At Asian Americans United, our work is pretty diverse, focusing on issues impacting recent immigrant communities. We have a strong commitment to youth leadership. We've been lucky to work with students from South Philadelphia High School who boycotted their school for eight days last month in the wake of anti-Asian violence there. We also fight for healthy communities, which includes our charter school, building gardens and hosting Chinatown's largest community festival during the Harvest Moon. It also means we have to fight off a lot of stuff, most recently a proposed slots parlor and the issue of predatory gambling which harms so many Asian immigrant families.

What are you all about?
Sustaining leadership. As I get older I realize what a challenge it is to keep movements going over the long haul and the importance of building new leadership for the future.

I try to keep in mind what activist Ellen Somekawa says about what it means to fight for justice. It's not just that you seek an end to a struggle but find joy and hope in the struggle itself. I am amazed at the leveraged power of institutions to silence communities - like when we faced off against the multi-billion dollar gambling industry. It's often defeating and disempowering. Even in those lowest moments, I am inspired and comforted and strengthened by the community we build through struggle. I am also constantly impressed and challenged by the caliber of so many of our young people, who have fought for and won many things on behalf of their communities.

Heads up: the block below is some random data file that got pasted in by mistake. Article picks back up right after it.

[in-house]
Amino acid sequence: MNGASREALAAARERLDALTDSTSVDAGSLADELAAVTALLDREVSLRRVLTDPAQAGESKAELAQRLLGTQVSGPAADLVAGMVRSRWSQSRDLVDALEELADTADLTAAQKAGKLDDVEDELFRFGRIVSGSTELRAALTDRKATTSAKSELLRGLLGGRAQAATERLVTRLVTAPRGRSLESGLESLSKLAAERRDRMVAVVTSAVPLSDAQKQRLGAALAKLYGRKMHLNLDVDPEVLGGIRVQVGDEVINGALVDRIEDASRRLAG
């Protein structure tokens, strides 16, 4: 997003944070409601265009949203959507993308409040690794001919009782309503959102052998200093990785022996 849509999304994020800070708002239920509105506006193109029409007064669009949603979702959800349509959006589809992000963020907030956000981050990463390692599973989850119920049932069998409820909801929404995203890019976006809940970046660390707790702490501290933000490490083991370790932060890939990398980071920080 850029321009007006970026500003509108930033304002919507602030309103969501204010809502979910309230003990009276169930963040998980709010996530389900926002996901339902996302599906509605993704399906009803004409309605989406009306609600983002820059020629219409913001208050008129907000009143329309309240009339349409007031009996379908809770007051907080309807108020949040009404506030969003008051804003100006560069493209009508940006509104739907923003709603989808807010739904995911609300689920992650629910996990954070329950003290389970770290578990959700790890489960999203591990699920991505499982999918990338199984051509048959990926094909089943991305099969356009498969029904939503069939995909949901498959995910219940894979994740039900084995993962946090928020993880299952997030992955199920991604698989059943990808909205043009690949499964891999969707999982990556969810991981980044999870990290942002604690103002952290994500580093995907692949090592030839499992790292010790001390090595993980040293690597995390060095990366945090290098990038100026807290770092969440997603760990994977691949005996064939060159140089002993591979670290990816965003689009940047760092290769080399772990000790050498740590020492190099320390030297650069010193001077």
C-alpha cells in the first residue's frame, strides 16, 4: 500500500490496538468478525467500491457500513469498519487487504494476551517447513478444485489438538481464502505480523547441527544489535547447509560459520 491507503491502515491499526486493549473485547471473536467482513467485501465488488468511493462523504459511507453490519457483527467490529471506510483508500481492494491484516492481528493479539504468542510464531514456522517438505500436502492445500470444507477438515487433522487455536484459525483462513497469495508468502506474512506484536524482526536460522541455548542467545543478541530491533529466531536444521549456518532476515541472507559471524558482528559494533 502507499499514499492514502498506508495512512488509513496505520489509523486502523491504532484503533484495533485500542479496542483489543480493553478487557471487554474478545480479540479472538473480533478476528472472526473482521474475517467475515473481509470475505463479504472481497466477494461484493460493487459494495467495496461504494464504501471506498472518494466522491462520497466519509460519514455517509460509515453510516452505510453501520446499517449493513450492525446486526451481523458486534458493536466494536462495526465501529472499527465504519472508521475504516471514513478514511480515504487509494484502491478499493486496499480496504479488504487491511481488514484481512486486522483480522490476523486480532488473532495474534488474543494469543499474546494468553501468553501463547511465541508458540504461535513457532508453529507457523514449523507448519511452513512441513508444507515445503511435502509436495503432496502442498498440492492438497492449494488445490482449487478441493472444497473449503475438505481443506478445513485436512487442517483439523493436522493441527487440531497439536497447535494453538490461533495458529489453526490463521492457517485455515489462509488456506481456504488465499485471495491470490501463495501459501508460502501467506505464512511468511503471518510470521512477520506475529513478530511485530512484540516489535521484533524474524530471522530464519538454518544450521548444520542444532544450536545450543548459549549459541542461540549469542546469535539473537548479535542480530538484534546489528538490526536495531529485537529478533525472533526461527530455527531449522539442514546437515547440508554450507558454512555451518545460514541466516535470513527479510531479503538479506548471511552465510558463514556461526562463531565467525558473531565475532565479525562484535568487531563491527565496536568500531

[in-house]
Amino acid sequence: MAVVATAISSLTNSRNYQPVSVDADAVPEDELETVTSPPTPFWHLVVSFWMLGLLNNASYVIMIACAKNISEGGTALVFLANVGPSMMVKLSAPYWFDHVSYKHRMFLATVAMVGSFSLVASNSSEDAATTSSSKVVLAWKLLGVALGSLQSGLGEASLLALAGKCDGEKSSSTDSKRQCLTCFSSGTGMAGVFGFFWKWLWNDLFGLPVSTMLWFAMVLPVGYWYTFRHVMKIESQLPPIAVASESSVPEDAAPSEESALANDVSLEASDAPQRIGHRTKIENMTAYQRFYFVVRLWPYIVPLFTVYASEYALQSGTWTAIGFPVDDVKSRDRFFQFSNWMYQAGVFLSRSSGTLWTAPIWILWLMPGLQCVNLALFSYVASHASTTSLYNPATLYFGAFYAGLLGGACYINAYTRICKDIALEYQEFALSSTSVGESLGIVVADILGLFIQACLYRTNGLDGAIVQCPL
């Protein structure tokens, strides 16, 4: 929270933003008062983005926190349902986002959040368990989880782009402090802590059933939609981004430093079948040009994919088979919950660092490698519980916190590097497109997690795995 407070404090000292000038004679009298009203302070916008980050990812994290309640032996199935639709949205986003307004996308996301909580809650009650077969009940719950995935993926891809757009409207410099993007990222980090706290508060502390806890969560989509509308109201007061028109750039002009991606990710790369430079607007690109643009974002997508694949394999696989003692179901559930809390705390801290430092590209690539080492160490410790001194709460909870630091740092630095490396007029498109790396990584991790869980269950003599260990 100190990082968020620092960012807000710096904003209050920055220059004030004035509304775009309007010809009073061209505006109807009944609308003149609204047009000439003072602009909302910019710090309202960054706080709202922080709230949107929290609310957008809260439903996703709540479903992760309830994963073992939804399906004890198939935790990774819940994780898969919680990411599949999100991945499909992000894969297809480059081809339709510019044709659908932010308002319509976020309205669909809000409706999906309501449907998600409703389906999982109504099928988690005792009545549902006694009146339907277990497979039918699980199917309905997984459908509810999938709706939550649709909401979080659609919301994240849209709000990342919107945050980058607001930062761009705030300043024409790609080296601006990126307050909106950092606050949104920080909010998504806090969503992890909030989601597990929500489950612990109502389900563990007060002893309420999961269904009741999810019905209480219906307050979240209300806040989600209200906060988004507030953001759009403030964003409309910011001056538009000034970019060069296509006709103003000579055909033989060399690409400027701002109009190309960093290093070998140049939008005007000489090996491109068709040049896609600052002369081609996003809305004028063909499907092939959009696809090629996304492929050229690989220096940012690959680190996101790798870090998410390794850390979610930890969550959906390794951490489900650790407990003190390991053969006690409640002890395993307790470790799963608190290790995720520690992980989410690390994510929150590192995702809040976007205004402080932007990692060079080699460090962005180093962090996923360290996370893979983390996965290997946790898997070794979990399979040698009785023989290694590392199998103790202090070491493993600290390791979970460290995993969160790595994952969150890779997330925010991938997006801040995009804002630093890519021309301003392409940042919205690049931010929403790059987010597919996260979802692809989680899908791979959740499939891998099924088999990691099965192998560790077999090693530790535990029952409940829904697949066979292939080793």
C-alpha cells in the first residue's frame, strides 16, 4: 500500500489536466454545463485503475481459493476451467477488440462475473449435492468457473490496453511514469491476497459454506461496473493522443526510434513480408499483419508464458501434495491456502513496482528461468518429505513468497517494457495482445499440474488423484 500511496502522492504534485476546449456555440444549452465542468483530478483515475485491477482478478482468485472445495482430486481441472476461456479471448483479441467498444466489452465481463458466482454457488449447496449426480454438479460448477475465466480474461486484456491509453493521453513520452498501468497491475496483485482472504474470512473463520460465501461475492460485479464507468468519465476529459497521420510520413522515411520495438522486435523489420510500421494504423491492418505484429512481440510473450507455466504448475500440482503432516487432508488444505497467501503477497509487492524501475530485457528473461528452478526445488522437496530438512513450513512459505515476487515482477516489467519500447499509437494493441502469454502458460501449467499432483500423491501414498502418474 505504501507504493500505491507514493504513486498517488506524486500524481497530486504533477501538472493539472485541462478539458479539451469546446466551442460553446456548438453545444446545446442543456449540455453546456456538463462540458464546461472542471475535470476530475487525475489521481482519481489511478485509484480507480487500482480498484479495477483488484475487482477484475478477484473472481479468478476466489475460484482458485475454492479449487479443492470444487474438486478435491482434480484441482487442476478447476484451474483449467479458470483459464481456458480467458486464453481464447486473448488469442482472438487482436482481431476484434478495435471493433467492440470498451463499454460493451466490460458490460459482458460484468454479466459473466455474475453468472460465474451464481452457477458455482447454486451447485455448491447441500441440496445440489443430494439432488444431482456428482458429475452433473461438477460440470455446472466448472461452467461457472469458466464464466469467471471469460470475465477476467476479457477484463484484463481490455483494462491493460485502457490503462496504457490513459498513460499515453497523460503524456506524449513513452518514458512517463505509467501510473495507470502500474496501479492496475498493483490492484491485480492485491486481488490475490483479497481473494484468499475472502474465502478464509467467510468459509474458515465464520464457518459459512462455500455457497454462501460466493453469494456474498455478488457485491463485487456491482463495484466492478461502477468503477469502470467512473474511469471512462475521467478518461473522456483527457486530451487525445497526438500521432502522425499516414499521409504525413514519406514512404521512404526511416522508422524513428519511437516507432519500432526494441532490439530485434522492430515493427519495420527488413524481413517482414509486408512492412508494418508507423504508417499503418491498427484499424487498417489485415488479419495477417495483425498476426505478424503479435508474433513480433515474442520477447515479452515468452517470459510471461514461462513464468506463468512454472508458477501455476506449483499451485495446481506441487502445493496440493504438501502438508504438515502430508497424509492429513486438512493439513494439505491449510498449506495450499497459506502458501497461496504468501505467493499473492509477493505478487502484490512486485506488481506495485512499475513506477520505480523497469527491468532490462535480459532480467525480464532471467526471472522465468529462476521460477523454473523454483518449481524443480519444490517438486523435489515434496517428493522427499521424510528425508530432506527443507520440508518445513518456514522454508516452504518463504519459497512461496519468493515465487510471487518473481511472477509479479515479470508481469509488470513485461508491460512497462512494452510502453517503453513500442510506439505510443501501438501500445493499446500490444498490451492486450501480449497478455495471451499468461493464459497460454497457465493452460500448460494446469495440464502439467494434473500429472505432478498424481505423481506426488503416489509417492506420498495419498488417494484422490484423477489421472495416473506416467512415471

Radicalizing love in Asian America. All of the struggles we engage in is ultimately about love isn't it? Love for our children, love for our communities, love for our fellow neighbors. And why not create a love that is radical and fearless and urgent. But if we are waiting for someone to stand up, for people with power and titles to drop their vanities and squabbles, for someone else to do what we know to be right, then we will wait forever. We have to be out to change the world for our children. We're not waiting for anyone but ourselves, we're not going to find any will but our own, and when we step outside we will find that we are embraced by so many of our fellow citizens welcoming us to the struggle.

What makes you angry?
The idea that leadership = entitlement. Lack of respect for community organizing. Cruelty. Those who wait for change to come from the top.

I've been thinking a lot about these words by Howard Zinn, which make me "angry" in the inspired way Phil has defined it:

"If we remember those times and places - and there are so many - where people have behaved magnificently, this gives us the energy to act, and at least the possibility of sending this spinning top of a world in a different direction. . . To live now as we think human beings should live, in defiance of all that is bad around us, is itself a marvelous victory."